“If I go in and copy a Van Gogh and I do it very well, I’m called a forger. If I go in and restore somebody else’s dance, I’m called an artist.” In this panel discussion excerpt, legendary downtown theater artist Richard Schechner—founder of The Performance Group in New York City—asks, “What’s the difference between forgery and art,” between “new” and “original?” He proposes that a restaging becomes its own original, and that our desire to reconstruct reveals a “cultural anxiety about losing things” and nostalgia for a “sense of wholeness.”
This event “Again, in another time and place: A conversation on reconstruction, restaging, and reenactment” was produced by The Pew Center for Arts & Heritage and presented at FringeArts in Philadelphia, on October 5, 2013. That same weekend Lucinda Childs re-presented a half-dozen of her early dance works, with Center funding.
Montgomery County Community College presented this four-concert series featuring Grammy Award winner David Sanchez, Paquito D’Rivera, the Spanish Harlem Orchestra, and Marlon Simon.
Kiranavali Vidyasankar is a vocalist, music teacher, and writer who comes from a lineage of legendary Carnatic (South Indian) musicians.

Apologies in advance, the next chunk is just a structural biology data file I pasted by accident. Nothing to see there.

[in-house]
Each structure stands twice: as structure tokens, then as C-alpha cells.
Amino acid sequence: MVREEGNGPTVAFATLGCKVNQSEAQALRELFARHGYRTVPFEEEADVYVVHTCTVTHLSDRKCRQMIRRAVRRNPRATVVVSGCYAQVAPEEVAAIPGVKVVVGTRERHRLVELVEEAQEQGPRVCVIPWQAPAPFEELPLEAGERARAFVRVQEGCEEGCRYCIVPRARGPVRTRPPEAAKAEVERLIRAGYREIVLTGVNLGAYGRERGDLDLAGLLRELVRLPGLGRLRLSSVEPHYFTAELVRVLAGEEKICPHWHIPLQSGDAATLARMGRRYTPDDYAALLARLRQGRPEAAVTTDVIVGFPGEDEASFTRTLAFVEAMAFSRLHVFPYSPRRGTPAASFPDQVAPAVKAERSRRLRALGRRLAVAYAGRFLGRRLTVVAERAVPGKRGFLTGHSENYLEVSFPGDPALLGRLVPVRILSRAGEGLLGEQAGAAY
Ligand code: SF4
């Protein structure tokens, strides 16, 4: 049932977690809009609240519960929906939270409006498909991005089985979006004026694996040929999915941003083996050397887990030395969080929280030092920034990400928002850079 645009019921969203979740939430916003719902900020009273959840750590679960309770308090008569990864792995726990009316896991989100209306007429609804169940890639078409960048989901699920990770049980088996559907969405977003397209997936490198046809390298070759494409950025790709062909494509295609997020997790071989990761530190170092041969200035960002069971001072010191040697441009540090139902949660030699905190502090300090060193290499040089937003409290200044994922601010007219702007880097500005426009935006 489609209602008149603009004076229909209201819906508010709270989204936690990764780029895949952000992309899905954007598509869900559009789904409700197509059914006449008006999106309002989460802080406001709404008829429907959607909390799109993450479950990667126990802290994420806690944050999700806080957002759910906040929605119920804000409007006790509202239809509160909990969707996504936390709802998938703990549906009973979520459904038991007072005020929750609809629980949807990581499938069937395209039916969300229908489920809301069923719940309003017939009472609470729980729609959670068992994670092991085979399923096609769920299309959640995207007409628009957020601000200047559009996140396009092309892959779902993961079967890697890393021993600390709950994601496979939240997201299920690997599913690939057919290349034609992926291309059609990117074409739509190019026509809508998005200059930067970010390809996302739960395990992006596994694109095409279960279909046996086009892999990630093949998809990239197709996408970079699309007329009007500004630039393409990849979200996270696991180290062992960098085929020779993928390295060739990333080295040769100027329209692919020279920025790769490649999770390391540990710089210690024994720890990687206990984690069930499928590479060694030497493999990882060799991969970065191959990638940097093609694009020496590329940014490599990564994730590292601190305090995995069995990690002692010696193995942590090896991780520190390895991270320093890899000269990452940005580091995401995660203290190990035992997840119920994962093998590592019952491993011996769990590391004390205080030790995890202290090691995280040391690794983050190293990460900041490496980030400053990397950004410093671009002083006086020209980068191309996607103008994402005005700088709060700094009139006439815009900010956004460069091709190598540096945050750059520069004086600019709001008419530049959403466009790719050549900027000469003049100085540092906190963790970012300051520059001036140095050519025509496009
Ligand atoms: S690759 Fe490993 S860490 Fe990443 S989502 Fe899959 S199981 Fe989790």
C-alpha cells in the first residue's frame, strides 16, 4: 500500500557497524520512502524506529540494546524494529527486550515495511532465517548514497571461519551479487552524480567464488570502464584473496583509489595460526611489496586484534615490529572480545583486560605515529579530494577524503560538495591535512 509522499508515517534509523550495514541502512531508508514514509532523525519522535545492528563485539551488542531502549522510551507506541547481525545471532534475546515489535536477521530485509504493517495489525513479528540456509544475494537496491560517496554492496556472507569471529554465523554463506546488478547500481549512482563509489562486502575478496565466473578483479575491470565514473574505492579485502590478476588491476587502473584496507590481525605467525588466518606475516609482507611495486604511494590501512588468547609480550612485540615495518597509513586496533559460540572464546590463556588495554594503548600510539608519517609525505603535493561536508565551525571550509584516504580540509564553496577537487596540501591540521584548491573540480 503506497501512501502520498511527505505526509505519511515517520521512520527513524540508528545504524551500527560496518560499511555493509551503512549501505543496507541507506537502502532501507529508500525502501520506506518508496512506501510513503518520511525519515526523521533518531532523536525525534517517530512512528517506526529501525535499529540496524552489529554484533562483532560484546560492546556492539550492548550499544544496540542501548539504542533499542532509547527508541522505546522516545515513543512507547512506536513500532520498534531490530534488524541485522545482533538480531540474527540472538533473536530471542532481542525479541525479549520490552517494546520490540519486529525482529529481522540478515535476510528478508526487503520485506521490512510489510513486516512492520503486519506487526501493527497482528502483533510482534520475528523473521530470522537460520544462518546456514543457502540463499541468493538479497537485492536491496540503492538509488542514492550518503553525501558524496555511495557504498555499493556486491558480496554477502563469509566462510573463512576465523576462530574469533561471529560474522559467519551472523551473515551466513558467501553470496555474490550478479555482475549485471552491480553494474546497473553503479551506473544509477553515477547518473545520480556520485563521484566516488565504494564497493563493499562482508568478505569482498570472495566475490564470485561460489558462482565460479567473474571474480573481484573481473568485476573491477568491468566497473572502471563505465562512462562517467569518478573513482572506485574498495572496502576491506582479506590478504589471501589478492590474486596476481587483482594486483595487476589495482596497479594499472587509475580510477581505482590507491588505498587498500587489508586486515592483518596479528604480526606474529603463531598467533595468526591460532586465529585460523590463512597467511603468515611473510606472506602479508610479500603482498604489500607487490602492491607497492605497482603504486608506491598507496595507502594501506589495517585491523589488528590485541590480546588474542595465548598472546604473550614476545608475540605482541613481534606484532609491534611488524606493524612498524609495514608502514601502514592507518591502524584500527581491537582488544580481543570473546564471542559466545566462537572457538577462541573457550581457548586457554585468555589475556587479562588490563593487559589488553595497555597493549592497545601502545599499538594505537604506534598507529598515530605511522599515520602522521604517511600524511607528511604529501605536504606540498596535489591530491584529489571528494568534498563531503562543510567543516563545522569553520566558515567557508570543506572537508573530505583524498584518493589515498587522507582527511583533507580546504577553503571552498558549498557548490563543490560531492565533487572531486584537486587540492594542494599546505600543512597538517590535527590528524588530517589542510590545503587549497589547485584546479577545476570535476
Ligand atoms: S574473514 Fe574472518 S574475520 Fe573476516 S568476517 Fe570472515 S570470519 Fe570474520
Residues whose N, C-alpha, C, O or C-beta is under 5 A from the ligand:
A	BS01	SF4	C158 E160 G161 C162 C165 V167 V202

On October 30 at 9 p.m. ET, WXPN broadcasts live from Blue Moon Saloon in Lafayette, Louisiana with the zydeco all-star group Creole United.
Through more than 100 published works and many recordings, Bernard Rands is well-established as a major figure in contemporary music.
John Zorn visits Philadelphia for a rare solo organ performance at Girard College Chapel.
Tempesta di Mare performs two of its orchestral rediscoveries from the French high baroque: Jean-Philippe Rameau’s Les Fêtes de Polymnie, and Jean-Marie Leclair’s Scylla et Glaucus.
The White Box Residencies invited outside artists to creatively explore and interact with the Center’s physical space.
Bruce Graham is a playwright and a 1993 Pew Fellow.
Pew Fellows Eileen Neff and Raphael Xavier are among the distinguished recipients of 2016 Guggenheim Fellowships.
Amy Smith is a dance artist, a founder of Headlong Dance Theater, and a 2006 Pew Fellow.
Annenberg Center Live brought Oakland-based arts activist Marc Bamuthi Joseph to Philadelphia in fall 2012 for a six-day residency and the regional premiere of a new work.
Ballet répétiteurs such as Lincoln work one-on-one with dance artists to articulate and find the essence of a character or particular portrayal that becomes distinctive to their physicality.